The fight against the Covid-19 pandemic is still ongoing in many parts of the world. Whether we will see its end soon is still a matter under debate. But one thing is certain — its impact on many aspects of our lives, especially the healthcare industry, will outlast the pandemic itself.
Covid-19 exposed many gaps in the healthcare industry, inadvertently providing an opportunity to fix, enhance, and innovate.
Many of us still remember the horror of the global mask shortage, amongst all the other confusions during the initial stage of the pandemic. The N95 respirator — the mask that offers the best protection against particles and droplets — had been suffering in shortage in the US until as recently as January 2021.
While we are finally seeing a surge in its supplies, the CDC still recommends N95s to be prioritized for healthcare workers. This guideline is based on multiple considerations. Apart from the obvious need to conserve N95s, there is also the fact that in order to achieve a meaningful level of protection, a complete seal with the face must be achieved— This is called mask fitting.
What is mask fitting
Mask fitting consists of two parts — fit test and user seal check. According to Occupational Safety and Health Administration (OSHA) requirements, a fit test is performed the first time a user dons the N95. The procedure should be repeated annually, as well as each time the user experiences a significant change in facial features such as plastic surgery, injury, weight gain or loss. A user seal check is performed each time a respirator is donned. The fit test is a more fundamental step, since as a user seal check can only be performed once a proper fit testing has been completed.
There are two methods for fit test: Qualitative Fit Test (QLFT) and Quantitative Fit Test (QNFT). QLFT is a subjective test in which the user tries to determine if he/she can smell one of the four OSHA-accepted test agents while wearing the mask and performing basic movements. In the US, this method is only approved to fit-test negative-pressure or powered respirators. While this a standard method of fit testing, it has previously been shown to have a high false-positive rate, in which an actually unfit mask is reported by the test to be fit. It also requires the test operator to be well-trained to avoid incorrect administration, as the process can be quite slow and tedious.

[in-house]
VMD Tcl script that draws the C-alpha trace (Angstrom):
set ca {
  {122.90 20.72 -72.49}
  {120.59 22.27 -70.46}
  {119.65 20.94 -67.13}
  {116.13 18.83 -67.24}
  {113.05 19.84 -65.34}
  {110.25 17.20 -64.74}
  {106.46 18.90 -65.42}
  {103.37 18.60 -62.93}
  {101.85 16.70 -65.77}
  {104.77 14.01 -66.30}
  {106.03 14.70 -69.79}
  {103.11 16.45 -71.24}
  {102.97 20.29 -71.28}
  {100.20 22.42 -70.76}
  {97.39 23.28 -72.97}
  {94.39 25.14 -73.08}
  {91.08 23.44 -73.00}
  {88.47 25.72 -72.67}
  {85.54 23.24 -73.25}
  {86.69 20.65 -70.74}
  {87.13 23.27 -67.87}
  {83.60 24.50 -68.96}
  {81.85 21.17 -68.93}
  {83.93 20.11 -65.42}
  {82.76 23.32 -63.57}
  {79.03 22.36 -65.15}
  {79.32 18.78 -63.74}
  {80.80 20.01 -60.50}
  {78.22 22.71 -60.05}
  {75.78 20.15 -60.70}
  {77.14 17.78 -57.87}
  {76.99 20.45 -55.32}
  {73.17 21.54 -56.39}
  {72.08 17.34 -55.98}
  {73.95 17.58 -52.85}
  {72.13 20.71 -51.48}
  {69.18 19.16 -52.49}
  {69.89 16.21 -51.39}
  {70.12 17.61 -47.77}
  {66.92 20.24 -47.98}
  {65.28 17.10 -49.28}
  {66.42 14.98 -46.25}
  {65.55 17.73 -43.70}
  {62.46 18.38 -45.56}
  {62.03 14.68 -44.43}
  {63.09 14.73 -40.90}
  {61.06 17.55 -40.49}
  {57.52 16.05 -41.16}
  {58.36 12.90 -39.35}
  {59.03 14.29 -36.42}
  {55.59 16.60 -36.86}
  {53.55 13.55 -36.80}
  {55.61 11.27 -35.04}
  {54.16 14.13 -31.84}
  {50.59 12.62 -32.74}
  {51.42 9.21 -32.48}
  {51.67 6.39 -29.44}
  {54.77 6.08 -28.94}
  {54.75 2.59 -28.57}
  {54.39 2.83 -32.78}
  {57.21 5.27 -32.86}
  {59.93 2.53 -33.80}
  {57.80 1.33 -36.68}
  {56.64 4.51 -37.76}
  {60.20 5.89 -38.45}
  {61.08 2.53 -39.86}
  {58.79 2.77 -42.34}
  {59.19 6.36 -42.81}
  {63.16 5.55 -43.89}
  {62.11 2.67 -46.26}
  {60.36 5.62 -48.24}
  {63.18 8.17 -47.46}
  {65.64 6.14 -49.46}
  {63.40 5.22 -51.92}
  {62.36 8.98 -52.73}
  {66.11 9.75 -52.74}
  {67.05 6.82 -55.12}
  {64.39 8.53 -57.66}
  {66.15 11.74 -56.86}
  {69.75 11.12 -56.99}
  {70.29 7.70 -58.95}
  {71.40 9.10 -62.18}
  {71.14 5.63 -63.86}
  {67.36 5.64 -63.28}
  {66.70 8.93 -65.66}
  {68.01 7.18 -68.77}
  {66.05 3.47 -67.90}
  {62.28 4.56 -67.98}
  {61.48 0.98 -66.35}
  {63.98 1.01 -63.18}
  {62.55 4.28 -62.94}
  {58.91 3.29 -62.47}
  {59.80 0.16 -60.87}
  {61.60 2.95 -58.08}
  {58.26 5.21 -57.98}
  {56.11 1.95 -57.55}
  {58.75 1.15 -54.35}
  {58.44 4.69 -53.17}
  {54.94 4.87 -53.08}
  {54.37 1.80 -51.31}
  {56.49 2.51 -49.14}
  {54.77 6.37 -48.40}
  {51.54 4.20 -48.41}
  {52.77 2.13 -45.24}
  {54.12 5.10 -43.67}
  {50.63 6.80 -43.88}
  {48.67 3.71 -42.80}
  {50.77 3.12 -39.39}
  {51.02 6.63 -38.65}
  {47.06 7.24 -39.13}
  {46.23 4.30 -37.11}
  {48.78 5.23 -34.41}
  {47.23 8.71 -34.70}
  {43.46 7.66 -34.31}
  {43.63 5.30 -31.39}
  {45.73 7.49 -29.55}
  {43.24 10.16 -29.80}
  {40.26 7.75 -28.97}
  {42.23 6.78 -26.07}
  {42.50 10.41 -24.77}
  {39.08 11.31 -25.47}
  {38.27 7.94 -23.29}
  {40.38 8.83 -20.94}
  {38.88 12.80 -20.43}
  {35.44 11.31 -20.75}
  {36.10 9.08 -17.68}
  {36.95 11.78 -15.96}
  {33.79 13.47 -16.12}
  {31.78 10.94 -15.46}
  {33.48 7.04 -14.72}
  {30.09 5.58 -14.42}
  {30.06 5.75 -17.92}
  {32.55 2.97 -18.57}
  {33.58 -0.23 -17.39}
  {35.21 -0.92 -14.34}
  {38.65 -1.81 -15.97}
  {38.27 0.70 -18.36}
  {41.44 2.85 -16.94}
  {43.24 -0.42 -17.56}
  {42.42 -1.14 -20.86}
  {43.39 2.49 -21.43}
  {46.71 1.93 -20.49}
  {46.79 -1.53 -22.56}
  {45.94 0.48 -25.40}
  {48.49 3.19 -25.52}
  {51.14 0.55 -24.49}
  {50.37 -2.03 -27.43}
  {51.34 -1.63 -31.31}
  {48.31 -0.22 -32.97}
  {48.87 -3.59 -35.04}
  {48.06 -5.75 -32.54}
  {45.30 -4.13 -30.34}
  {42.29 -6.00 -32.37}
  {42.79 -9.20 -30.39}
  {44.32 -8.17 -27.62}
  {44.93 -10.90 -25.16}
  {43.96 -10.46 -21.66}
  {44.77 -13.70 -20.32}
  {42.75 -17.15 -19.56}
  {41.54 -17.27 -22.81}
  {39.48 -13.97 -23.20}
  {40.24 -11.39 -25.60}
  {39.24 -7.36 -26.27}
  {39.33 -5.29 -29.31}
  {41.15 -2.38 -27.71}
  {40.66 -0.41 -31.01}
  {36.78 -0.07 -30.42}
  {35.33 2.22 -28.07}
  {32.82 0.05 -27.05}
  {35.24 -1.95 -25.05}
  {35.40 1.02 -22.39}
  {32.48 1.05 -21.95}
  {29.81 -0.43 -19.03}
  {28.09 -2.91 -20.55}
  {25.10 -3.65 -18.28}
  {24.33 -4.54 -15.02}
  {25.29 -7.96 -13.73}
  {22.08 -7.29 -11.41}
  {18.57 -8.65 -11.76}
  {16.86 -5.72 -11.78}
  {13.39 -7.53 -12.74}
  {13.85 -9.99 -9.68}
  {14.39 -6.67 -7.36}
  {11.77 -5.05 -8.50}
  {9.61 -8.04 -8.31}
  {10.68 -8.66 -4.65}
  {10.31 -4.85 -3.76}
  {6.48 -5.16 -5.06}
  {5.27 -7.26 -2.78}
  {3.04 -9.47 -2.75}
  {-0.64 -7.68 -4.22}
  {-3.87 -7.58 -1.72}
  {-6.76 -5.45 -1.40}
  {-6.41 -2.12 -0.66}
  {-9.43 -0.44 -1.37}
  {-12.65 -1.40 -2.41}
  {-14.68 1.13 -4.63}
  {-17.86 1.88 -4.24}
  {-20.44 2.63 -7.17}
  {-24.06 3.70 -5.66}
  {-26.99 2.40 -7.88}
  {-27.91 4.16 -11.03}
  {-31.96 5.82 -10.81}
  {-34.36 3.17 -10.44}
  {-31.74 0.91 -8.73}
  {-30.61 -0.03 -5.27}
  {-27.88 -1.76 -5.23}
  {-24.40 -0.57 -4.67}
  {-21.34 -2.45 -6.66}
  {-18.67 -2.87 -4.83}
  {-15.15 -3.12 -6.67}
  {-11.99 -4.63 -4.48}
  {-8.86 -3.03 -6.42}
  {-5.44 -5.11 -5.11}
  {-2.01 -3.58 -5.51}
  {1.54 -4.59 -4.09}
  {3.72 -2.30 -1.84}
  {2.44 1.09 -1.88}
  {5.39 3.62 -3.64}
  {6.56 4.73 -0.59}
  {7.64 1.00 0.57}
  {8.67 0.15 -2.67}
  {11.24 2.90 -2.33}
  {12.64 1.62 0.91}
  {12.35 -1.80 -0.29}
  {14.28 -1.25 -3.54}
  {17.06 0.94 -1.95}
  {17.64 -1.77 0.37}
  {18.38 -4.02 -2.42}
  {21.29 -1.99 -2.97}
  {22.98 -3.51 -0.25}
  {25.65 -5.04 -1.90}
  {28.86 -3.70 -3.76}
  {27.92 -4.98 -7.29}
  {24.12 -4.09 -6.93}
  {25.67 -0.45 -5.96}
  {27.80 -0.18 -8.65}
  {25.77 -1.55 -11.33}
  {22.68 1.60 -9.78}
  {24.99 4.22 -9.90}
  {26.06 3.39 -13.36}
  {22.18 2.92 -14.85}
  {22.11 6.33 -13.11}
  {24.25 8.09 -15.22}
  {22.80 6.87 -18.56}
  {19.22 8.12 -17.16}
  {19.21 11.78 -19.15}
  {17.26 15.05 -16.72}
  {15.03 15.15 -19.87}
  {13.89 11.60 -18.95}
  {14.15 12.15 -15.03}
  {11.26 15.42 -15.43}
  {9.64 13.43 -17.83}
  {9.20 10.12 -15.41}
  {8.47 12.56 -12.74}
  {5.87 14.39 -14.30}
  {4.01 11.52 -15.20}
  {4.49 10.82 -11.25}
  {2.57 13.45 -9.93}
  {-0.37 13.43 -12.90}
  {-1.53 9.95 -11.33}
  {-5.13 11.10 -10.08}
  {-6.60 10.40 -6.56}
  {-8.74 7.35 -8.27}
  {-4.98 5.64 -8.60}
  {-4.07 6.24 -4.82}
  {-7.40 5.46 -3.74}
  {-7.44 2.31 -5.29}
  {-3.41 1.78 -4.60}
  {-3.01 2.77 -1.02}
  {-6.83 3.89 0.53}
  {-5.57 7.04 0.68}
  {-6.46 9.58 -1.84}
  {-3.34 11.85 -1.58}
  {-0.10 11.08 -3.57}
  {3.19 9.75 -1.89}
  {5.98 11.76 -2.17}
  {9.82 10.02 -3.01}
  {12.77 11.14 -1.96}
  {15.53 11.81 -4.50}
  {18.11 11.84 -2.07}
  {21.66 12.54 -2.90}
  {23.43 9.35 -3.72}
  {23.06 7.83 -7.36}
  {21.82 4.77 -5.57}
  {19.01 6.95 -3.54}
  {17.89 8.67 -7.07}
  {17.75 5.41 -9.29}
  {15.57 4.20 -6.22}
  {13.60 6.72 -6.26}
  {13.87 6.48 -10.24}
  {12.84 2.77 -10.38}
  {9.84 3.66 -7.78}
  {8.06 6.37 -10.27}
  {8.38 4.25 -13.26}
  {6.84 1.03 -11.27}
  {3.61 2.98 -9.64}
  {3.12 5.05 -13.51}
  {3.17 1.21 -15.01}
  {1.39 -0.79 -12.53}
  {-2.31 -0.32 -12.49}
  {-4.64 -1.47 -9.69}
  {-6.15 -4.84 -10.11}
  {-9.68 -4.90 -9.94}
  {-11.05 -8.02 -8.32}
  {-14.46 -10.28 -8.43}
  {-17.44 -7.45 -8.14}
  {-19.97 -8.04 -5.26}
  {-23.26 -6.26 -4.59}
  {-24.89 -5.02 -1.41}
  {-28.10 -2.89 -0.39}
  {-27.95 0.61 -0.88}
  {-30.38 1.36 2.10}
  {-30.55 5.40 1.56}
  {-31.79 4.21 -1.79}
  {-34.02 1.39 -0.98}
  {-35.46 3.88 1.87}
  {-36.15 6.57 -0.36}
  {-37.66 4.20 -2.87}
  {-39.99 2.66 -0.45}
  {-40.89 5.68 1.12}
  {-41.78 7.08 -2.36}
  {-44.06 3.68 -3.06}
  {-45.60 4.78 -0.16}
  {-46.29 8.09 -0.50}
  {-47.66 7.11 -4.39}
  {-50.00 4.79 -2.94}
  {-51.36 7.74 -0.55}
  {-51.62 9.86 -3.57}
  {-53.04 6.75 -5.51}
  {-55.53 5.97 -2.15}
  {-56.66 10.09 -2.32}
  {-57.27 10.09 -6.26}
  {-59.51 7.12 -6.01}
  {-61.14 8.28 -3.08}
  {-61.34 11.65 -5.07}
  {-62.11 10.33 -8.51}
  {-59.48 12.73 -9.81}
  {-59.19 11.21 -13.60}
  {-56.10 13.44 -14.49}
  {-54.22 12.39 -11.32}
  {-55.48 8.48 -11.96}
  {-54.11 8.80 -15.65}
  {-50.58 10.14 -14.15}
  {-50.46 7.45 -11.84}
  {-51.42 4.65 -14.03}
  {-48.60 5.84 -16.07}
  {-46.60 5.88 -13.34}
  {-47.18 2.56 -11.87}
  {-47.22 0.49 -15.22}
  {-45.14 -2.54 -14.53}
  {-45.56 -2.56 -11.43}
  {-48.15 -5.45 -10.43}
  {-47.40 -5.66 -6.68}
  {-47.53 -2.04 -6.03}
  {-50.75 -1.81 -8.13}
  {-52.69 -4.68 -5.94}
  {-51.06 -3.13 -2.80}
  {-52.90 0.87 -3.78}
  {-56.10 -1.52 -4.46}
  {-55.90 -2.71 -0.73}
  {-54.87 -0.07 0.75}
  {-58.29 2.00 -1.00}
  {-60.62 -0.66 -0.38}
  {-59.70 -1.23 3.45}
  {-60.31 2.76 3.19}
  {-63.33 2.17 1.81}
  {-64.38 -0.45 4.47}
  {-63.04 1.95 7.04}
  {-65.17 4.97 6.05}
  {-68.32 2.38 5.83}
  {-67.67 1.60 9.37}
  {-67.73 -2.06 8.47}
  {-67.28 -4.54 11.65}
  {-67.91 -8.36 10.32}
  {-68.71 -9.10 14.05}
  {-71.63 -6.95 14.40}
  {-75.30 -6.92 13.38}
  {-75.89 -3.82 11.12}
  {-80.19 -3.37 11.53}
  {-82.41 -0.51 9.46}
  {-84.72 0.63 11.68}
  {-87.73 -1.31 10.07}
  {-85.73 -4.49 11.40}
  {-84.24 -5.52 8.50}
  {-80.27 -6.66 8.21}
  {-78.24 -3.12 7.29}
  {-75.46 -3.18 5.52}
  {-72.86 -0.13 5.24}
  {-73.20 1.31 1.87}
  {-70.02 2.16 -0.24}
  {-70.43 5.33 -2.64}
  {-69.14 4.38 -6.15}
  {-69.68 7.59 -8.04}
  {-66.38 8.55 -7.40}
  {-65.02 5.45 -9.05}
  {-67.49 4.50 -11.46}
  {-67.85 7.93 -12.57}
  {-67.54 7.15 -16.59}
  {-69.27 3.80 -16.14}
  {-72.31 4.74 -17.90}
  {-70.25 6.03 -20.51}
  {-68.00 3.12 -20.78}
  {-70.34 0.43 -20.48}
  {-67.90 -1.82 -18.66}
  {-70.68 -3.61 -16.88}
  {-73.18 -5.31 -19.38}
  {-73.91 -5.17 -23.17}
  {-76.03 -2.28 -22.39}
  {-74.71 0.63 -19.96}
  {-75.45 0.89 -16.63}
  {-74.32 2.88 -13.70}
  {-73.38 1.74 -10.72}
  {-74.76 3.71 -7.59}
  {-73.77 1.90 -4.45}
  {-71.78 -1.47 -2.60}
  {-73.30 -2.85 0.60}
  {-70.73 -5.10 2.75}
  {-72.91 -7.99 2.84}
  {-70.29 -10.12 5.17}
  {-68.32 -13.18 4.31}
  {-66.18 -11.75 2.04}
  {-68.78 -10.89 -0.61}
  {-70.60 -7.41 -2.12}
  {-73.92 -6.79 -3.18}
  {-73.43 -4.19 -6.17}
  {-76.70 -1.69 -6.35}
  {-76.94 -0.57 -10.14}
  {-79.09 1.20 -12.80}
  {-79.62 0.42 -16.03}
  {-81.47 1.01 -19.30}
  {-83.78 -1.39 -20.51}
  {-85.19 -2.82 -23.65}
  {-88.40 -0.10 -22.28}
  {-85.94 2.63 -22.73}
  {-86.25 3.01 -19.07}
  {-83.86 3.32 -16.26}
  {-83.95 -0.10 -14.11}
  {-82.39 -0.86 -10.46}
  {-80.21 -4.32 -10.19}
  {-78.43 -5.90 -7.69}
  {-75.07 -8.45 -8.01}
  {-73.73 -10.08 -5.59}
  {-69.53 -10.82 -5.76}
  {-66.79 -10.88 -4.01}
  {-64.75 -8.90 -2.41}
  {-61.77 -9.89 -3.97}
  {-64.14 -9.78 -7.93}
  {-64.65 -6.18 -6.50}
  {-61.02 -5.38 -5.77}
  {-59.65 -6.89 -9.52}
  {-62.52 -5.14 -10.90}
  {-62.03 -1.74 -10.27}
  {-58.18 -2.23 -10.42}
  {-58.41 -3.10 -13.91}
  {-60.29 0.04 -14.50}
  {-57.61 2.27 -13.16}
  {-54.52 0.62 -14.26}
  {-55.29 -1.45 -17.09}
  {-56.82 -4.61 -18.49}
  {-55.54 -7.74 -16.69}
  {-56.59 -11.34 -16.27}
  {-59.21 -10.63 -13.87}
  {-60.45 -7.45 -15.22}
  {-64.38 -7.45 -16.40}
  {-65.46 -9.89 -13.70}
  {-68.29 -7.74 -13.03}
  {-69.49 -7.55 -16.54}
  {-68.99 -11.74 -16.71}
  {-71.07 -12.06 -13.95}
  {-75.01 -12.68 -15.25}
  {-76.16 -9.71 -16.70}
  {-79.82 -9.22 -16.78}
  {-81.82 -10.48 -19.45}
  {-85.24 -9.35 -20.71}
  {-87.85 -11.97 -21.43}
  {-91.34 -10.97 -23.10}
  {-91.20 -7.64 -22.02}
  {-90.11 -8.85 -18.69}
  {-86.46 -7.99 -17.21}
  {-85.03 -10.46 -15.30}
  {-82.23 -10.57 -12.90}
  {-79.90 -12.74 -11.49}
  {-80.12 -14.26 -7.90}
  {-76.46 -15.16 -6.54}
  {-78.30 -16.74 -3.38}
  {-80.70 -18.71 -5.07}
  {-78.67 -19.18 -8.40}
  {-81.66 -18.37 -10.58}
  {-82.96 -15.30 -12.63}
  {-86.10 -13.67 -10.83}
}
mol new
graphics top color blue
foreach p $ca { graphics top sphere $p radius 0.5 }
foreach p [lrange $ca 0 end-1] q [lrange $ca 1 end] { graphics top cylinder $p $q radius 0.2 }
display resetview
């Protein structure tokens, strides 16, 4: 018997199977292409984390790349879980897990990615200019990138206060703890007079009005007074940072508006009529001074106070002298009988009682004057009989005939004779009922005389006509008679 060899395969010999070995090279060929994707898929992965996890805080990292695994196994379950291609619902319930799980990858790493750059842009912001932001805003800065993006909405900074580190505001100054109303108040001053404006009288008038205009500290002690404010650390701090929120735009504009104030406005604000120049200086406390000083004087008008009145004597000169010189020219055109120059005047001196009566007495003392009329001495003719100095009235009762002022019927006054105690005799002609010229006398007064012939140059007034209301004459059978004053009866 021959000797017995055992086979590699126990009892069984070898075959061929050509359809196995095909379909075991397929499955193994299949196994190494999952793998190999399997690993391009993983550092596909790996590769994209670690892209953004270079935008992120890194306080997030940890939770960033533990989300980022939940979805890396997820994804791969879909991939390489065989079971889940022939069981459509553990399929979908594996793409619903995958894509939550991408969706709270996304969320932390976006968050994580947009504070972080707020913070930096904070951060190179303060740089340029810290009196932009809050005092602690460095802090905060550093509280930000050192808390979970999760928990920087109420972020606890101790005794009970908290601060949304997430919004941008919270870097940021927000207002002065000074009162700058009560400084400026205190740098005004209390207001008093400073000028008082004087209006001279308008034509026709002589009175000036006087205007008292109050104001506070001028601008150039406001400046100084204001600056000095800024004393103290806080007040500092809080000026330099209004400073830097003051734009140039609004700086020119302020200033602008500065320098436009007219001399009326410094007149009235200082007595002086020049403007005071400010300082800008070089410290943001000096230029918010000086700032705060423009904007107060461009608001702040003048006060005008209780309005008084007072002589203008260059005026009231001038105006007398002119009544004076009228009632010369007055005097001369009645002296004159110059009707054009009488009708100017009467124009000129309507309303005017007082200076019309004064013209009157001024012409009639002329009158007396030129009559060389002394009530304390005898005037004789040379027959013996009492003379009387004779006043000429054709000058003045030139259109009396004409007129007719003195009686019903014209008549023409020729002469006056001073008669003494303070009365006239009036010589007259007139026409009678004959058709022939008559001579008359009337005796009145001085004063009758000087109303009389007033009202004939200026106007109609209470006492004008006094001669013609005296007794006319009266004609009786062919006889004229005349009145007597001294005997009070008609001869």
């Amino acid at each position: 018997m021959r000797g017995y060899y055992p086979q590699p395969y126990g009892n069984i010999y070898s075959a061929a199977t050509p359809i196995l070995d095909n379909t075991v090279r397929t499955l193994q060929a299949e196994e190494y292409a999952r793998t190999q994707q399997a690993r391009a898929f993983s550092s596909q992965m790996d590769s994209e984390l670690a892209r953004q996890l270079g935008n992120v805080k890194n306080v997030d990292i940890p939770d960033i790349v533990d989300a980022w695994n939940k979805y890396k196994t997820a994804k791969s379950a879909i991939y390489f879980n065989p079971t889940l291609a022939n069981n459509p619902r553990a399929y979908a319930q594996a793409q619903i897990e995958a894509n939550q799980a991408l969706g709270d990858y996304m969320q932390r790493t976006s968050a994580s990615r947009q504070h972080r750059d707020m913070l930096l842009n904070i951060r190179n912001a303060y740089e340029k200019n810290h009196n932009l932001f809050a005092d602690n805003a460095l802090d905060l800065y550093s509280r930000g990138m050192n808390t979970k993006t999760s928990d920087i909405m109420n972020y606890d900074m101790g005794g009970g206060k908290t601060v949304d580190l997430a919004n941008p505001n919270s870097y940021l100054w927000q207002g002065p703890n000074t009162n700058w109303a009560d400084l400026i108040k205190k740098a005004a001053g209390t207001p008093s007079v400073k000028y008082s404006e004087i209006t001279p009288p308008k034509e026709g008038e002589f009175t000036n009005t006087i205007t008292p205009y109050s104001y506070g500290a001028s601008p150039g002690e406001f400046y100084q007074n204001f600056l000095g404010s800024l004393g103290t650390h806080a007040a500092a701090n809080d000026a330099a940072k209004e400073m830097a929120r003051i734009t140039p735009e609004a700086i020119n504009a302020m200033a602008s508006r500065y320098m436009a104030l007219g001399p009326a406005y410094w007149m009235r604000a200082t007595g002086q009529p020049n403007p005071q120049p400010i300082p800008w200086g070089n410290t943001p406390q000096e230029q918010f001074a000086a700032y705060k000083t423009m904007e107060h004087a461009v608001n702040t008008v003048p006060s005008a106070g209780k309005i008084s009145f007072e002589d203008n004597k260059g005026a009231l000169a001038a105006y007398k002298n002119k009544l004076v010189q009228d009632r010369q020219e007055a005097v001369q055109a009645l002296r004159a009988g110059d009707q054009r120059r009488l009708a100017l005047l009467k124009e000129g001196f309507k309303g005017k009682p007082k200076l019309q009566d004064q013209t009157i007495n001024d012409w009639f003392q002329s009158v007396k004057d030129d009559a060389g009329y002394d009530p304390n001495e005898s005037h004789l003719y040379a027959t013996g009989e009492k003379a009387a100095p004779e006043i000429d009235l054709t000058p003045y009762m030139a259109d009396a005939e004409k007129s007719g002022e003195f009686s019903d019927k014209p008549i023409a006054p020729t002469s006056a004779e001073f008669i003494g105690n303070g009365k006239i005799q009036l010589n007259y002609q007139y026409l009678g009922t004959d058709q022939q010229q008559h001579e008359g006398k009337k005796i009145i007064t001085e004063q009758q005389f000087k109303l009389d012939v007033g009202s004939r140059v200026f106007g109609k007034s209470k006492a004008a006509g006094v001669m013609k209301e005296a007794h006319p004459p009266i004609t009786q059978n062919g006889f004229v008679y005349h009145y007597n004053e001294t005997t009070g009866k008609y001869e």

QNFT, on the other hand, is an objective measurement. The user wearing the mask is placed in an environment with certain test agents — usually chamber-generated aerosol or Controlled Negative Pressure (CNP). An instrument is then used to measure leakage around the face seal and produces a numerical result called a “fit factor”. For half-mask respirators like the N95, a fit factor of at least 100 is required.
Once a mask passes the minimum requirement, however, a higher fit factor does not always translate to superior performance. Therefore, QNFT is not necessarily always better than QLFT, save for the latter’s limitations. It also requires drilling a permanent hole in the mask to take air samples, rendering the mask unusable after the test — a real drawback in the time of global N95 shortage.
Limitations of current procedures
Despite being the official methods recommended by OSHA, the current fit testing approaches for N95 respirators are not without their shortcomings. One obvious issue is the requirement of having well-trained operators and fit testing kits on hand. Kits can cost around $400 per kit for QLFT and as much as $10,000 per kit for QNFT. There is also time consumption (claimed to be as short as 5 mins per test by some kit vendors, but more likely up to 15–20 mins with all the logistical factors considered) and expenditure of test fluids/aerosols, as well as the mask itself in the case of QNFT.
A natural question to ask is — can we get rid of the formal fitting procedures and just make do with user self-checking? This is not as nonsensical as it sounds. During the initial panic of the pandemic last year, healthcare personnel faced widespread mask and fit test kit shortages, as well as time constraints. In order to cope with the situation, the CDC recommended that users performed seal check by self-assessment in place of either official method.
Studies, however, have shown it to be an unreliable way of determining fit, as a person’s self-assessment on proper seal has almost no correlation to the fit factor scores acquired from formal test procedures.
An obvious question thus lies in front of the healthcare industry: is it possible for us to have a new fit testing method that is cheaper, quicker, and easier to use?
AI — potential solution?
Artificial Intelligence (AI) tools may provide a potential solution. In recent years, AI has swept the healthcare and life sciences industries, bringing in numerous changes. AI has helped us combat this pandemic more effectively, providing critical tools for genome sequencing, epidemiology analysis, patient care, and vaccine development, to name a few.
Could AI, specifically Deep Neural Networks, be a game changer in renovating the process of mask fitting? Please tune in to our next post, where we will walk you through the status of AI in this landscape, discuss the challenges it is facing — both technical and nontechnical, and explore the potential next steps we could take.
Author: ANTON ZHANG